Review | Where Fortune Lies (Mary-Anne O’Connor)

Where Fortune Lies (HQ Fiction, 2020) is the fifth novel from Australian author Mary-Anne O’Connor, and tells the story of plucky migrants finding their way in rugged colonial Australia in the early 1880s.

By age seventeen, Anne Brown has seen her mother suffer at the hands of her drunken father her entire life, and has vowed to avoid the attentions and advances of men forever. But when tragedy befalls her on Beltane, she is forced to flee to London, and thenceforth to colonial Victoria where she must use everything she’s got to survive.

Wealthy London aristocrat siblings Mari and Will Worthington seem to have life figured out, until an enigmatic prostitute swindles them out of their family fortune. Their lives and social standing ruined, with their painter friend Charlie Turner in tow they resolve to pursue her to colonial Australia to get their money back.

In Australia, a successful winemaker is looking for someone of good social standing to bring his delicate daughter into the good company she would surely keep, were it not for her father’s own lack of aristocratic status, and her brothers’ wild and risky behaviour.

And up in the Snowy Mountains, those wild brothers, recently cut off from their dad’s money, are getting involved with some extremely shady bushrangers.

Jeez I loved this book. It was such a pleasure to read. It was a rollicking great yarn, filled with the kind of superb scenic descriptions that we have come to expect from Mary-Anne O’Connor. Reading O’Connor is a treat. She knows her characters well and weaves their stories in together in a manner that made me excited to come back to this story each night. Her intimate knowledge of the world of art, inspired by her painter father, the late Kevin Best, shines through in the way she describes not only the creative pursuits of Charlie Turner, but in breath-taking imagery of the bush and the Snowy Mountains. You can really feel how small these intrepid folk would have felt travelling in amongst nature’s grand cathedral of trees, vulnerable and wholly out of place.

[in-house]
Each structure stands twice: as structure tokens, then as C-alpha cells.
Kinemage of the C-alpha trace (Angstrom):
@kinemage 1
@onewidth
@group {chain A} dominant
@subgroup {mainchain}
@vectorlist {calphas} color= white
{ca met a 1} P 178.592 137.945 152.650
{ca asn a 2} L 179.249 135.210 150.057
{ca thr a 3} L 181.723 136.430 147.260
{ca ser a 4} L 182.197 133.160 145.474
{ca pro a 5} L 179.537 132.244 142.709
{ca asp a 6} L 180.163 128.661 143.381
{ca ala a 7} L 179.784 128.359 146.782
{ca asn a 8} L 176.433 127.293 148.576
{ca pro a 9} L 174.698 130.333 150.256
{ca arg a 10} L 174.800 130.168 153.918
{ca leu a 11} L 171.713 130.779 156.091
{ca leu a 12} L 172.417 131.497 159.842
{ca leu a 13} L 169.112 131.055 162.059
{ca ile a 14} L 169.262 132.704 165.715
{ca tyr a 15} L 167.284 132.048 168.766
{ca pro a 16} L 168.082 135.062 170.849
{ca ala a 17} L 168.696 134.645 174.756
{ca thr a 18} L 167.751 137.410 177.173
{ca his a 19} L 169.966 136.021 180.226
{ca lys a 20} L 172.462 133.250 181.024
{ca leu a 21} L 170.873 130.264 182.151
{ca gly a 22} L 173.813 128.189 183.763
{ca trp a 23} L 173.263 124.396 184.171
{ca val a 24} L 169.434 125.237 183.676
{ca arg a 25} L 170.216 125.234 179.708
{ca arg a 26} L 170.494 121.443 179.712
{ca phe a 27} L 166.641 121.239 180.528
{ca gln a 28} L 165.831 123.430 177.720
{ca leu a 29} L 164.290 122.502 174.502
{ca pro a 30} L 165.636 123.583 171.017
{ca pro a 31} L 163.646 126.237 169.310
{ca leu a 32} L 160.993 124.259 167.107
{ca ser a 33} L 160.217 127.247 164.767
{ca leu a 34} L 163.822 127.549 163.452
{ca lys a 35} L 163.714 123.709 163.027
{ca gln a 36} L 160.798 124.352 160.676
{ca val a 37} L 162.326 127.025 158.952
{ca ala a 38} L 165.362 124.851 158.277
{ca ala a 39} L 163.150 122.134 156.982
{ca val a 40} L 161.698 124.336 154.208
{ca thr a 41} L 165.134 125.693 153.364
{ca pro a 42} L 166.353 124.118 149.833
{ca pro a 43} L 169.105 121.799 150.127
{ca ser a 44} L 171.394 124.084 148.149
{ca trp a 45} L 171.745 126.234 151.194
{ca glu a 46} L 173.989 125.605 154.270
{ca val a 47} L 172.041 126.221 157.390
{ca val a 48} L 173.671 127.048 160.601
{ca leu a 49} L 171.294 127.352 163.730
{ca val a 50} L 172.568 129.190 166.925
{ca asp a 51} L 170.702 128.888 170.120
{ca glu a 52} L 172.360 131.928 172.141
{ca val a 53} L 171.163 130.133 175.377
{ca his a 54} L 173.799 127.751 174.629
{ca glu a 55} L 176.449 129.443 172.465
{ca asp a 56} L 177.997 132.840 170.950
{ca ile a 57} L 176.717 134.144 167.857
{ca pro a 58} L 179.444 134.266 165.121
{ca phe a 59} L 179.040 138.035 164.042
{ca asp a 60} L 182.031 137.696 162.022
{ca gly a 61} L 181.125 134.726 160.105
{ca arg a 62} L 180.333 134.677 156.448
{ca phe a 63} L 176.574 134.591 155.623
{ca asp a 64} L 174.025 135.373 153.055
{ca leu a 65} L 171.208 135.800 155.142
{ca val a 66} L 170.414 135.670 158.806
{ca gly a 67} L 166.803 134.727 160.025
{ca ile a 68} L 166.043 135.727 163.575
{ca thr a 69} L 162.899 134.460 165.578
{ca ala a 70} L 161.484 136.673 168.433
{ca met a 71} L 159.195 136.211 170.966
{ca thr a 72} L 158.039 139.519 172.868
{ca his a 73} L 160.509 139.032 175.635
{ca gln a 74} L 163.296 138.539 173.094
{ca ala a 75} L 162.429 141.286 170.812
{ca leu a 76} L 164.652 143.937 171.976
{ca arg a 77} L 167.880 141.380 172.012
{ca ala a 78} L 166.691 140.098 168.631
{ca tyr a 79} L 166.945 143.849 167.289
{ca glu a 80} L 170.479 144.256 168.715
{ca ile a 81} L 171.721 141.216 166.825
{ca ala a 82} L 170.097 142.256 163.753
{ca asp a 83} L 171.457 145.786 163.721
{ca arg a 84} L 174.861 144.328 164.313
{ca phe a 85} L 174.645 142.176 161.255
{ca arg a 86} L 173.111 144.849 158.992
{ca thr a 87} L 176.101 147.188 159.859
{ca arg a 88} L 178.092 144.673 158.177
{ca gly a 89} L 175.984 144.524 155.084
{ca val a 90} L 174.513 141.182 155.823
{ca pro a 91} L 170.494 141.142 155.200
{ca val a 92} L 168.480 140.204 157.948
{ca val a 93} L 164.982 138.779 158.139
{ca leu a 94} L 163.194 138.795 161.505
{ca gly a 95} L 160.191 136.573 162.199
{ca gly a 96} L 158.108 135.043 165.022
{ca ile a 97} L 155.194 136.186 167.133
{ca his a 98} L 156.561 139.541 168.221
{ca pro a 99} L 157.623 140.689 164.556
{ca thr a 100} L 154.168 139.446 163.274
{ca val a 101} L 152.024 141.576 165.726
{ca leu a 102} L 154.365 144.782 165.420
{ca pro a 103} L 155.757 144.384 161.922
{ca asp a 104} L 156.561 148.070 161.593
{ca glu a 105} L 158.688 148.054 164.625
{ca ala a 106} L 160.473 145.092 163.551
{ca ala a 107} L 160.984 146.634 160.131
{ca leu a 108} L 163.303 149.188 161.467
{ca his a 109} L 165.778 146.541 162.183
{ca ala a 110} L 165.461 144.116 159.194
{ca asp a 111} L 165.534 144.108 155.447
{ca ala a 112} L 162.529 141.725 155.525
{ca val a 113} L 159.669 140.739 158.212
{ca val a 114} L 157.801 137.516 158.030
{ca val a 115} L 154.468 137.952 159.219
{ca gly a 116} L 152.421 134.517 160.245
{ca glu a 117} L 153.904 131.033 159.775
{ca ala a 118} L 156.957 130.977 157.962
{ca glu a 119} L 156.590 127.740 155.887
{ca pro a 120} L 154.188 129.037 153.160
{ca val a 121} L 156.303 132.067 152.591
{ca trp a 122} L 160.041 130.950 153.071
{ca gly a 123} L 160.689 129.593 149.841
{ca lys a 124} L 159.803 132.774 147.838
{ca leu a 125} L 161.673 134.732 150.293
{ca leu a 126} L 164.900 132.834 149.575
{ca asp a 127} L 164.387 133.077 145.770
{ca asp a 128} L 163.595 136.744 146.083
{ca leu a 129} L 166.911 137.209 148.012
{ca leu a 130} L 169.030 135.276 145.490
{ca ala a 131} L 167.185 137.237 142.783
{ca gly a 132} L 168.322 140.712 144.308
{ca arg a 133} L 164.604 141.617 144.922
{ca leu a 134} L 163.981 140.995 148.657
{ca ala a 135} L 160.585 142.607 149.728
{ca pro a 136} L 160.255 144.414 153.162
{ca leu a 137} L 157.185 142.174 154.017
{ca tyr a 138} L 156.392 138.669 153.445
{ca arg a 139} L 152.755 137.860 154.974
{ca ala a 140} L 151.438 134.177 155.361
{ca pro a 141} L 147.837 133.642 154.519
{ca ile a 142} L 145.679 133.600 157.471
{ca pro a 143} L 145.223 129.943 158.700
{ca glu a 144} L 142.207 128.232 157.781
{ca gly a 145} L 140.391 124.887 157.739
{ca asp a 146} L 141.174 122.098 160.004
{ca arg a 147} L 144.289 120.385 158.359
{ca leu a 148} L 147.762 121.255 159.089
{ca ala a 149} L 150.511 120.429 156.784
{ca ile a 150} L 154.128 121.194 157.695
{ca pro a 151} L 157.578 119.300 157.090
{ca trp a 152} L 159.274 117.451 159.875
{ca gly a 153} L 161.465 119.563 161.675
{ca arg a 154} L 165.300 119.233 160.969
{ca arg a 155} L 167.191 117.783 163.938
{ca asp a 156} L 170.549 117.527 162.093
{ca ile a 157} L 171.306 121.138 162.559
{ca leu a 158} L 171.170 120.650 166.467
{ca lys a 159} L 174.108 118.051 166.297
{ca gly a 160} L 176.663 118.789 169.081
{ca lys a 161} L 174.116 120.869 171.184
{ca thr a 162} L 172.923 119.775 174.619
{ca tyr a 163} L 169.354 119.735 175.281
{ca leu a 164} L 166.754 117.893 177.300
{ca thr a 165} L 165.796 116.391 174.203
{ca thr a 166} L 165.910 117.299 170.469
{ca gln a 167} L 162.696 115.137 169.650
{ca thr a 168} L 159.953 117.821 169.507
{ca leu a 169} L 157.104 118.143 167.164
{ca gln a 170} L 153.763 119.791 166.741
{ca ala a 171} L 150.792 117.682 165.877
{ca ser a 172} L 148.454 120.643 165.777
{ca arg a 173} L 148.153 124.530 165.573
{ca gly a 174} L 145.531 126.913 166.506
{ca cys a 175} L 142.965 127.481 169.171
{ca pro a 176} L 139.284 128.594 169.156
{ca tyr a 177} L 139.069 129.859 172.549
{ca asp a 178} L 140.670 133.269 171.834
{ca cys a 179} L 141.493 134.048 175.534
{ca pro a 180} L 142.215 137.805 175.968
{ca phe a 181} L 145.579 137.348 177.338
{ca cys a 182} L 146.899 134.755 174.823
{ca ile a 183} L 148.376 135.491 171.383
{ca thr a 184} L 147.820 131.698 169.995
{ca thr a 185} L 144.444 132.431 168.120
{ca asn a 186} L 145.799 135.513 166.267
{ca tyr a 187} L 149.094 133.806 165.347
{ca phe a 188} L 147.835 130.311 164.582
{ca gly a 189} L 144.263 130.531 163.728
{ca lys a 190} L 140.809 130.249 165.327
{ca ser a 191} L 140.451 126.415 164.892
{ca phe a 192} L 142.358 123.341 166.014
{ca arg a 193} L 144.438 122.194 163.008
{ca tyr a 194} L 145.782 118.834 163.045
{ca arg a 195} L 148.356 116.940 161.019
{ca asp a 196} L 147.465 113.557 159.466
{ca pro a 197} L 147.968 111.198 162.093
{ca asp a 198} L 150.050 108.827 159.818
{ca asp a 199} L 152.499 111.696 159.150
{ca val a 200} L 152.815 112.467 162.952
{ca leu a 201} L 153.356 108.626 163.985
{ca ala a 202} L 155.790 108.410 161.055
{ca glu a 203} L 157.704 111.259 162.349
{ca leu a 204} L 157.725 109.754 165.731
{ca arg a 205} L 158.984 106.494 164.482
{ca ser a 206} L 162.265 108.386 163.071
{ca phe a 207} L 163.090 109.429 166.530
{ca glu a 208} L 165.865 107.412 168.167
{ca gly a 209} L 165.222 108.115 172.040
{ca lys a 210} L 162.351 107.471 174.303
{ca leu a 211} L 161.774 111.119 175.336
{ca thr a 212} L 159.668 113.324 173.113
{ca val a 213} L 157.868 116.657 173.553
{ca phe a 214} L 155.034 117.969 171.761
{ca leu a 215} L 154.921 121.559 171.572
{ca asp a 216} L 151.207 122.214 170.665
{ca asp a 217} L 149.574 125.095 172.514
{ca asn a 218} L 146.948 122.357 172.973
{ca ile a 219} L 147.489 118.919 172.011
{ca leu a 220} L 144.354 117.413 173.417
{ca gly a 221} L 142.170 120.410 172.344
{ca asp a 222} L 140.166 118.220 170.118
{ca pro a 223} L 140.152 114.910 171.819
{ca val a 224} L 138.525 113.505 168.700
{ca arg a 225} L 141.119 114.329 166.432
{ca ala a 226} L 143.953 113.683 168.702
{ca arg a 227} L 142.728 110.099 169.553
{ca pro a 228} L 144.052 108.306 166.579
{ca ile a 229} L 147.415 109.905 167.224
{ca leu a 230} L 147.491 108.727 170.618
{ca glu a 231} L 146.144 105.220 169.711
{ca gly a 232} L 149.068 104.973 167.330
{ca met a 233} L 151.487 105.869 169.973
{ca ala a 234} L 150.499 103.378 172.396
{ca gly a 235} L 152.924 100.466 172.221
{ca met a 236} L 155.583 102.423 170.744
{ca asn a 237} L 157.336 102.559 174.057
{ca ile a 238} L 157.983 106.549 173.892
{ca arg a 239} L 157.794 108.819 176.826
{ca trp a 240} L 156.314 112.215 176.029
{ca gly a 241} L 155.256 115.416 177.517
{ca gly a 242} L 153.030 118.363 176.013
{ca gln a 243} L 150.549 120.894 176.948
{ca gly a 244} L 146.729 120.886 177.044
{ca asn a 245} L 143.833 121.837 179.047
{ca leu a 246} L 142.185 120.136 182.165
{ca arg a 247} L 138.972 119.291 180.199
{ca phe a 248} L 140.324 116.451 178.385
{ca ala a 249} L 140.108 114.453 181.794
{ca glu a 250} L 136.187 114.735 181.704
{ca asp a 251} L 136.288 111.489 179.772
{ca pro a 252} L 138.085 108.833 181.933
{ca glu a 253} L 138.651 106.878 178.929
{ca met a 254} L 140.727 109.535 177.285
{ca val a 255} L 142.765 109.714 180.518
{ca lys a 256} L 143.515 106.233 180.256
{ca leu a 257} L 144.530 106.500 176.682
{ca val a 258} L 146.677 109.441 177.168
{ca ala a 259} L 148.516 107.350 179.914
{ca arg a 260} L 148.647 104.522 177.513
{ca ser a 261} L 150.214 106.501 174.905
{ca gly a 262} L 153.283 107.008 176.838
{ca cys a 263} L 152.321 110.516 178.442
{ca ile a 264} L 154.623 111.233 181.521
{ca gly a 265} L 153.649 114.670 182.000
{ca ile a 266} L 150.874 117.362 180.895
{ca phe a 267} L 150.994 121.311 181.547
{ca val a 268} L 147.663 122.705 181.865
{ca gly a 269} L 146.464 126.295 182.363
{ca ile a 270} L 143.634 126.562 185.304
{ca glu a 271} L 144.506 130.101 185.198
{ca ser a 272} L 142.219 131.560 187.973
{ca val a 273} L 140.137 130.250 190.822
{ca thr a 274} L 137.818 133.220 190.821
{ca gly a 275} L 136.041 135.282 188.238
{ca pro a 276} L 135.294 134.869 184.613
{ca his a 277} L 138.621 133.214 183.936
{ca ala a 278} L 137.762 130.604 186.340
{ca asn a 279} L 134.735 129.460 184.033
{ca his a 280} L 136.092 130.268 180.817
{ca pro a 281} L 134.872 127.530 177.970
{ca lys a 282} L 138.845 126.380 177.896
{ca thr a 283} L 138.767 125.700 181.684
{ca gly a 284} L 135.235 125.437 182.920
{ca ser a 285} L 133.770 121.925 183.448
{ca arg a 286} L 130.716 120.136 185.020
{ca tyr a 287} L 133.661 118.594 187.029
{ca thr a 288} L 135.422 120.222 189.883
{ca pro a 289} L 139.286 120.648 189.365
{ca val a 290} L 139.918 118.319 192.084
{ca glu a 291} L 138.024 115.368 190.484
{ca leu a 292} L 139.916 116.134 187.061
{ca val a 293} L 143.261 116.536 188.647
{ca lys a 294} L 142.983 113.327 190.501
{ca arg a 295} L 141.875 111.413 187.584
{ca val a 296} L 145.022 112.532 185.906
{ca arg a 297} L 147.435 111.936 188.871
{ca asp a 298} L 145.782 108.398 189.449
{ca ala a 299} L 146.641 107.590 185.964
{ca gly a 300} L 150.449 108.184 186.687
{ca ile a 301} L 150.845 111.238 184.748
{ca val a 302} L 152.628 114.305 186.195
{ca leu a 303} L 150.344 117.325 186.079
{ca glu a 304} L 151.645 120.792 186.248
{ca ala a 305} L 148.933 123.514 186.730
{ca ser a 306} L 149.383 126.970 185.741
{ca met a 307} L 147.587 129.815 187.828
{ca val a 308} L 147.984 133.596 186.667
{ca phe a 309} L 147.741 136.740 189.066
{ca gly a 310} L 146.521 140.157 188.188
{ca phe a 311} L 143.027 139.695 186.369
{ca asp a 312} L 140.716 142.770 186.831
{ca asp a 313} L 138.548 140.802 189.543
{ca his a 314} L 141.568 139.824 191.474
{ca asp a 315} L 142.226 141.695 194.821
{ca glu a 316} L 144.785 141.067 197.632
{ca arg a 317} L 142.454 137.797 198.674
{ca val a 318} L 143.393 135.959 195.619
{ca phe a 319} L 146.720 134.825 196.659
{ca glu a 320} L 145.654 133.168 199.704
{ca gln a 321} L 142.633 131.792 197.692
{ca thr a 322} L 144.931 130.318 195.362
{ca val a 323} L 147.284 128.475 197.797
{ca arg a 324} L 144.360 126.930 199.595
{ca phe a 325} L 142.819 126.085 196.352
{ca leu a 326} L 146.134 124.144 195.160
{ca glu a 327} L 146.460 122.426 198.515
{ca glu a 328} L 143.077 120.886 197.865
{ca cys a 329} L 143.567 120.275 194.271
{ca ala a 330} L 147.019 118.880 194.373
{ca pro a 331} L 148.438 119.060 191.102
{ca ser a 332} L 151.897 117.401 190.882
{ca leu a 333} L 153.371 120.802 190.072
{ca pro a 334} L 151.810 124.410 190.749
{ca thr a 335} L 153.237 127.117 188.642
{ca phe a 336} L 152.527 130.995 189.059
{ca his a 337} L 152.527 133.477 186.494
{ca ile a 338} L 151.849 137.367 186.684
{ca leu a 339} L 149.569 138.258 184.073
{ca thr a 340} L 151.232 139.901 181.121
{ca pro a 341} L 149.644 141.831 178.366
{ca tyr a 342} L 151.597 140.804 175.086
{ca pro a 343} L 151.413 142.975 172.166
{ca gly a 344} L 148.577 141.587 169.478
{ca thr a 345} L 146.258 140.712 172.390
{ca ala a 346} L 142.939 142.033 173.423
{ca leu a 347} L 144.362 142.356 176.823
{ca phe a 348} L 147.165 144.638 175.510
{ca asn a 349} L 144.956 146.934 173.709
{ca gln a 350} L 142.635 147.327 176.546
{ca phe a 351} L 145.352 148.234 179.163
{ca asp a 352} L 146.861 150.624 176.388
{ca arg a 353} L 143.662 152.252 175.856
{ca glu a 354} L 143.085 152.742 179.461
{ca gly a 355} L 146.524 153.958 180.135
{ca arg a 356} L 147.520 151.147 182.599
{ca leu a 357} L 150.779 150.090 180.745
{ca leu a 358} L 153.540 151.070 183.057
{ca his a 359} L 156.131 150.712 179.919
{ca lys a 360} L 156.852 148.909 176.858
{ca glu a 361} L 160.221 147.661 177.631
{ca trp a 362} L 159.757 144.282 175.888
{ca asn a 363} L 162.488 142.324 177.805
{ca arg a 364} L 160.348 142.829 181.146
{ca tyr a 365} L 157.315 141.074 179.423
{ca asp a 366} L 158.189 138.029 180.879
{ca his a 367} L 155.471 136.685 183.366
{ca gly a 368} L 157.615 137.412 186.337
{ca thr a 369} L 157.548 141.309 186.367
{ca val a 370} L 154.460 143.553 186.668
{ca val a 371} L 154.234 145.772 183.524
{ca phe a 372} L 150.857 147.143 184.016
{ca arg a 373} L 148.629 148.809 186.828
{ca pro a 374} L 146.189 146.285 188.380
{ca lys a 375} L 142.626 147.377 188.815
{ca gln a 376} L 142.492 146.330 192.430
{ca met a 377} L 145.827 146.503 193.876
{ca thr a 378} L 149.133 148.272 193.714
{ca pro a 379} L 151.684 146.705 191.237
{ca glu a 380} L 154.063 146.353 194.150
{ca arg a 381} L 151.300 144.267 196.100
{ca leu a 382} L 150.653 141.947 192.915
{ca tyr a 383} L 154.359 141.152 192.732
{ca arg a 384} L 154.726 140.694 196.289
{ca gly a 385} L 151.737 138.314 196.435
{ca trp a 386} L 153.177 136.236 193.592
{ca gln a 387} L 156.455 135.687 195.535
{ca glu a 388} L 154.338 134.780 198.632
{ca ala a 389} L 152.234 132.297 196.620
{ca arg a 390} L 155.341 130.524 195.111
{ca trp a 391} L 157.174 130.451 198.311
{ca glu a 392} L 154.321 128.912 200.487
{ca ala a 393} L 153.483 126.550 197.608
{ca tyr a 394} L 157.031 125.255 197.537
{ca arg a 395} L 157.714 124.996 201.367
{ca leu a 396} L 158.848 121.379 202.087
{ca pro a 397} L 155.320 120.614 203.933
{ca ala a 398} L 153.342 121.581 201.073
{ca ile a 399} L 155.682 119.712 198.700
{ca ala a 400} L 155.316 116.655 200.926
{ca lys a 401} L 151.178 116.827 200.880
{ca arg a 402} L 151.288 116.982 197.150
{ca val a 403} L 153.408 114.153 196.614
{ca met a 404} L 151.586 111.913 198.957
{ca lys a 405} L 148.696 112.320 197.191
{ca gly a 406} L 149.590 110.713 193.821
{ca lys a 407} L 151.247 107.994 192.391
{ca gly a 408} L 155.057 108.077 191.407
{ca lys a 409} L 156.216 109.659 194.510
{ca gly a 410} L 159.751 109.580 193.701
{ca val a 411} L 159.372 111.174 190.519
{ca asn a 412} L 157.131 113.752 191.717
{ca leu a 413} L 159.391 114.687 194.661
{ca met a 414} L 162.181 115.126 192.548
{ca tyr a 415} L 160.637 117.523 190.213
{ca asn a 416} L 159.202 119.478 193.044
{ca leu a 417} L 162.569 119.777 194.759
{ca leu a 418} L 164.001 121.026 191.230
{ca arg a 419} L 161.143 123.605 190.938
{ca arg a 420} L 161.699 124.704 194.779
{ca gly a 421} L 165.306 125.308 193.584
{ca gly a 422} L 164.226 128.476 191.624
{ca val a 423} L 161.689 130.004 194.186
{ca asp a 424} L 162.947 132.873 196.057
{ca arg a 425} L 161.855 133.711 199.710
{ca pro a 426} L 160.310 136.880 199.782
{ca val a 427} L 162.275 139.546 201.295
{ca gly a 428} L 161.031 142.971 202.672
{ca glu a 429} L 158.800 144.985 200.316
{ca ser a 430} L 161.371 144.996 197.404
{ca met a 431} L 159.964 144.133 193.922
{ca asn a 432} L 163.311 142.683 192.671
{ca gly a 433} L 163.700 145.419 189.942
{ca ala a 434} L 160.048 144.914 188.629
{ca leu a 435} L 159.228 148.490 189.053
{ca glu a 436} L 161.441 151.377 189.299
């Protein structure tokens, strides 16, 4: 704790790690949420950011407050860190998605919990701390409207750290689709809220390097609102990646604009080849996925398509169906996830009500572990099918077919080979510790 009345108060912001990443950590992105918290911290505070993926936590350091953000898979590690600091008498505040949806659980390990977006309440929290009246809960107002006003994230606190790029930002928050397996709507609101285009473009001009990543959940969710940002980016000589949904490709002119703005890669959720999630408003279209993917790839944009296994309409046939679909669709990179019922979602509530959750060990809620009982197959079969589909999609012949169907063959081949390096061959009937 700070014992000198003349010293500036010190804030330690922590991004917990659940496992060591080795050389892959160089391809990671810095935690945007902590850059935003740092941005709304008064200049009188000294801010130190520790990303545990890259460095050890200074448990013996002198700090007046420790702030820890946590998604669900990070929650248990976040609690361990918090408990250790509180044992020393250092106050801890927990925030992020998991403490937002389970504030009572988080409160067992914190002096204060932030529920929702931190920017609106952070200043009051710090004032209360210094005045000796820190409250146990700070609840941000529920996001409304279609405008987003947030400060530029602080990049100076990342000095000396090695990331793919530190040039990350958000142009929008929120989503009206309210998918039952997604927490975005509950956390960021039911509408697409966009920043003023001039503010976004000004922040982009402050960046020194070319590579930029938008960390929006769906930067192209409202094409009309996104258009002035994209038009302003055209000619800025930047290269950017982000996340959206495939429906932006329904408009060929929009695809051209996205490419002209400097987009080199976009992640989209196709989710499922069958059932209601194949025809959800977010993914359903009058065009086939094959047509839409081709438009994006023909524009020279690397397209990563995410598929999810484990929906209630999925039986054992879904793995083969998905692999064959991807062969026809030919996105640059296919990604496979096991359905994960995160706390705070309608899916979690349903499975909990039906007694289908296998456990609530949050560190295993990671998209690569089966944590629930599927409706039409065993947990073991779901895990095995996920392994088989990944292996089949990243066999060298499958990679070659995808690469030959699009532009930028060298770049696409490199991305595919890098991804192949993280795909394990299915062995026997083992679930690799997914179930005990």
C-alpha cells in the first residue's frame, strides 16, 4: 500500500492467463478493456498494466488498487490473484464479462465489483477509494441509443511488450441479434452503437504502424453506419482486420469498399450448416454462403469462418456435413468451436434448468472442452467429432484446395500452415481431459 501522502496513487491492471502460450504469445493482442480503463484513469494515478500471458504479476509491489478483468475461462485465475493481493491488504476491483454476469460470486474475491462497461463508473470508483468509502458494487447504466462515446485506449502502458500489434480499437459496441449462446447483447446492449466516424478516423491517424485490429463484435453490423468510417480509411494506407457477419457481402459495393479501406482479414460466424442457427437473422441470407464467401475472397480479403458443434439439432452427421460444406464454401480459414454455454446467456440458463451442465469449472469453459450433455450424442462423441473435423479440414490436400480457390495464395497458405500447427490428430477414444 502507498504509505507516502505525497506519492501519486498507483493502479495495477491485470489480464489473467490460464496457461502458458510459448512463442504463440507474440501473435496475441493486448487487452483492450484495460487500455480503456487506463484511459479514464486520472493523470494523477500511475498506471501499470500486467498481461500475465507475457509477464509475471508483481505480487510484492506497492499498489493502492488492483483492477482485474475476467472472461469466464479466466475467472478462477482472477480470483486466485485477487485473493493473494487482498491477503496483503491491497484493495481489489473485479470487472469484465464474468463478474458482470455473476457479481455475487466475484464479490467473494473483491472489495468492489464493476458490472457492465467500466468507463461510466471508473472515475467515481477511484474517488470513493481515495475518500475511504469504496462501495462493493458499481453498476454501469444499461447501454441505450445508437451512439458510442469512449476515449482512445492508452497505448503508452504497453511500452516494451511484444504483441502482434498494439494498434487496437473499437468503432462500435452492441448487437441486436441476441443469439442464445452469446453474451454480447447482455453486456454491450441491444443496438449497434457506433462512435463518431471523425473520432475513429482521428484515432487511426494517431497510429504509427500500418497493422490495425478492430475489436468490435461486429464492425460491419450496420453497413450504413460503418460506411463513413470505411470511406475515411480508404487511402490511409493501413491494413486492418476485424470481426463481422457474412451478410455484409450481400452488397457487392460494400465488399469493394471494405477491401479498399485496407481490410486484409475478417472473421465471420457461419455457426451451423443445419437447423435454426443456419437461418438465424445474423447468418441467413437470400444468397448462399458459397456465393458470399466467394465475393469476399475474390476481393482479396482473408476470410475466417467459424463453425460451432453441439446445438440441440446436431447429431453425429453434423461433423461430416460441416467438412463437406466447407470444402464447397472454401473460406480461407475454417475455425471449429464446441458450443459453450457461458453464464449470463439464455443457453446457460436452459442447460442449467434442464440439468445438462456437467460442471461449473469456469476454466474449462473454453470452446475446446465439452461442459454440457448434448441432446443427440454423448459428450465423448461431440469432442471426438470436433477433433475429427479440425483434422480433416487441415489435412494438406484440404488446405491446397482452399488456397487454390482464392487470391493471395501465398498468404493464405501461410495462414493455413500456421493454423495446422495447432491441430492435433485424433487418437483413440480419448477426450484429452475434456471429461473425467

I also enjoyed the way that O’Connor contrasted the world of the wealthy and genteel with the lives of non-wealthy migrants in the early days of European colonisation, and the way in which this wealth disparity affected their lives both in and away from the city. Additionally, while not specifically about Indigenous Australian experiences, it was refreshing to see that this novel is sensitive to the fact that Indigenous Australians had been the original inhabitants and explorers of the lands upon which the story is set.

From a scholarly point of view, I was very interested in the way that O’Connor progressed the layers of tension in the story. At first I found it difficult to feel sorry for the newly impoverished rich folk, but the nuanced world of the band of bushrangers balances out the quests of the British protagonists well, with Ivan Reed one of the most formidable and genuinely evil characters I’ve seen in a long time. But it wasn’t black and white, with the politics and tension within the bushrangers’ group itself providing much food for thought.

This book made my heart sing. Five stars.

Where Fortune Lies will be released on March 23, 2020.

Thank you to the publisher and Netgalley for providing me with a copy of this book in exchange for an honest review.

Published by Victoria B

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